"Free Press" For Startups During A Time Of Crisis In The Media
I'm looking forward to speaking tonight at a Lifograph event in San Francisco, to executives at startups on the topic of "free" communications. It's "free" in that startups get to do it themselves because they can't afford a PR firm on retainer.
The world wide web is a magnificent thing and the medium can carry your message to whoever, whenever wherever they are -- in theory. The reach of the Internet, however, has little to do with your reach as a startup.
There's far fewer tech reporters and this year we've seen two of the most well regarded tech sites disappear: GigaOM and Re/Code. Even digital-first media companies who are riding the disruptive edge are being disrupted and are disappearing.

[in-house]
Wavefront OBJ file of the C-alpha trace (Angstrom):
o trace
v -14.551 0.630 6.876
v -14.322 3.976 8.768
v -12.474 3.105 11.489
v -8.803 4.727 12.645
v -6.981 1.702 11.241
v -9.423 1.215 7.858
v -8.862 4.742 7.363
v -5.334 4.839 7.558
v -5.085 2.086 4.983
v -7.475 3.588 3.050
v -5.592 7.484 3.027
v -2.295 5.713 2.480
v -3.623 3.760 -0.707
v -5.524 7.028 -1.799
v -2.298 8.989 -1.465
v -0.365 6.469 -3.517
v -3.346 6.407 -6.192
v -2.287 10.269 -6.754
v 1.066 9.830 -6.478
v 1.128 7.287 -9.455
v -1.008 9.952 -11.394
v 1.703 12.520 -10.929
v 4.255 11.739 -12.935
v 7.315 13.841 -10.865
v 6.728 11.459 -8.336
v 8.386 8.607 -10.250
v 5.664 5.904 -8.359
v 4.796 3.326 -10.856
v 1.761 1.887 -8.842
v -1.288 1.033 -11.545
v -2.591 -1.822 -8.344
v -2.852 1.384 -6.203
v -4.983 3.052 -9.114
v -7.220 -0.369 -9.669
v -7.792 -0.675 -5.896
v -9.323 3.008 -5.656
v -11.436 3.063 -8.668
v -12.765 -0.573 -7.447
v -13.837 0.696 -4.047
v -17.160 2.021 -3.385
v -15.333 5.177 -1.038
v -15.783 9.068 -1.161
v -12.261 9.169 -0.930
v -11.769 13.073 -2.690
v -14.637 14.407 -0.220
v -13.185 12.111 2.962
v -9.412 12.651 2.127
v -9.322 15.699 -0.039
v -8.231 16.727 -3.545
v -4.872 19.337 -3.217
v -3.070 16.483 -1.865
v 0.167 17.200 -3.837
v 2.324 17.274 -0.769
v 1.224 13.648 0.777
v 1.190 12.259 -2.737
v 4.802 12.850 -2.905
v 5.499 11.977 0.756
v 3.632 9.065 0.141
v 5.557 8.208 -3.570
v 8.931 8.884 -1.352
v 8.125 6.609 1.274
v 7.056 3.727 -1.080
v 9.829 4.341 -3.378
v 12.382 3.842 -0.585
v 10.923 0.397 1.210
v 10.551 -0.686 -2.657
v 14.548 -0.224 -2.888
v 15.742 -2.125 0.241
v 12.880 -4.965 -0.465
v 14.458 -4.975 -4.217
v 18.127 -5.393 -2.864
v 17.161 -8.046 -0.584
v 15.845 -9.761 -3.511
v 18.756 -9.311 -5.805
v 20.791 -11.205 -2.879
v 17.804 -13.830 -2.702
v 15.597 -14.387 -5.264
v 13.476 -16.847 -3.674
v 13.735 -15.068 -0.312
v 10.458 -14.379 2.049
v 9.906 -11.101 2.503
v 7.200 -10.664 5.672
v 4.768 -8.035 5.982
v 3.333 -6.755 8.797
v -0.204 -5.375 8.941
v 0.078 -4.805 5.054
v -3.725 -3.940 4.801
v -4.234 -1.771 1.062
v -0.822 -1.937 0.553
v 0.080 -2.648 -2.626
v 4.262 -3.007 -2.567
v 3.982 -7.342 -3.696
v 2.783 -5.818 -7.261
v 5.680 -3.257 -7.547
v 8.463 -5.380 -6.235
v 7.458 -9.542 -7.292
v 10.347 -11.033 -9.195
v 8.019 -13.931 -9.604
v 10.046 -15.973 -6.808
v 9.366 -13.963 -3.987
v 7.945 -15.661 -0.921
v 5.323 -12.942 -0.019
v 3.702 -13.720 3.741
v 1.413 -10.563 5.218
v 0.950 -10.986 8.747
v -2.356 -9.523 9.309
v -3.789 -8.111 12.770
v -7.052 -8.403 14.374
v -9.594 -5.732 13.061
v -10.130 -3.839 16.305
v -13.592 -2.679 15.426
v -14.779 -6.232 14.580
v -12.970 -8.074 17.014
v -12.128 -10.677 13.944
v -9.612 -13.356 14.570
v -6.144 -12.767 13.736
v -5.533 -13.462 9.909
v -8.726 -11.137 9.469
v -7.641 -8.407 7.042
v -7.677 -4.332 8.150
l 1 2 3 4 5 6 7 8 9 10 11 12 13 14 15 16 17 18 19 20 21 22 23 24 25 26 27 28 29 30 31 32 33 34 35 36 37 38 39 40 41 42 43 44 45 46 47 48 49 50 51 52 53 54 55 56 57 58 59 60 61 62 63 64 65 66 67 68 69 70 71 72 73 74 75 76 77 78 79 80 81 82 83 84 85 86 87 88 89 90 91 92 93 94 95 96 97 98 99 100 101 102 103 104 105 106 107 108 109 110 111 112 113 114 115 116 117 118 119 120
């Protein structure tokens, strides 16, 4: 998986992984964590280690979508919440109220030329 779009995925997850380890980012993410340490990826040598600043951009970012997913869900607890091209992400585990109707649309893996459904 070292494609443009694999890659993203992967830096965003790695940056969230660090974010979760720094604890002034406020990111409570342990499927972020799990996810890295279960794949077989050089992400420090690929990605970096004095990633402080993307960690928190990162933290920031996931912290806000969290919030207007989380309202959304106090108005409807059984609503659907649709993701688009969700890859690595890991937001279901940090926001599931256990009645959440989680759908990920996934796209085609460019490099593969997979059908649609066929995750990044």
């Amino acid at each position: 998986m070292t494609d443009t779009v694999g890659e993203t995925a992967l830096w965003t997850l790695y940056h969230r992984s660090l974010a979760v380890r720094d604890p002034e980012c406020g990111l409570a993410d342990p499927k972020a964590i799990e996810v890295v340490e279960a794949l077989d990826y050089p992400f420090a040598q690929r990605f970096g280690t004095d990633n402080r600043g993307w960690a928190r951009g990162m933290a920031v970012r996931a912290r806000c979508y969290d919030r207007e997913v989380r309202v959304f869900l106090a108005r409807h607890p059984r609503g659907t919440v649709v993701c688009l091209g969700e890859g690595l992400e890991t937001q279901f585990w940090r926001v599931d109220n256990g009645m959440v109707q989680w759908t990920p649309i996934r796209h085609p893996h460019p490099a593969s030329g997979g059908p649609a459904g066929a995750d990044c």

Reporting on the tech industry is important because it benefits the entire community by distributing knowledge and ideas. New ideas come because of exposure to other ideas; new jobs come from knowing who's growing; and new capital is raised when VCs read about each other and herd into competing deals.
A robust, independent tech media sector is vital to innovation. But we are losing it and losing it here in Silicon Valley. What will that do to our ability to continue to innovate? What should startups do? I have some ideas...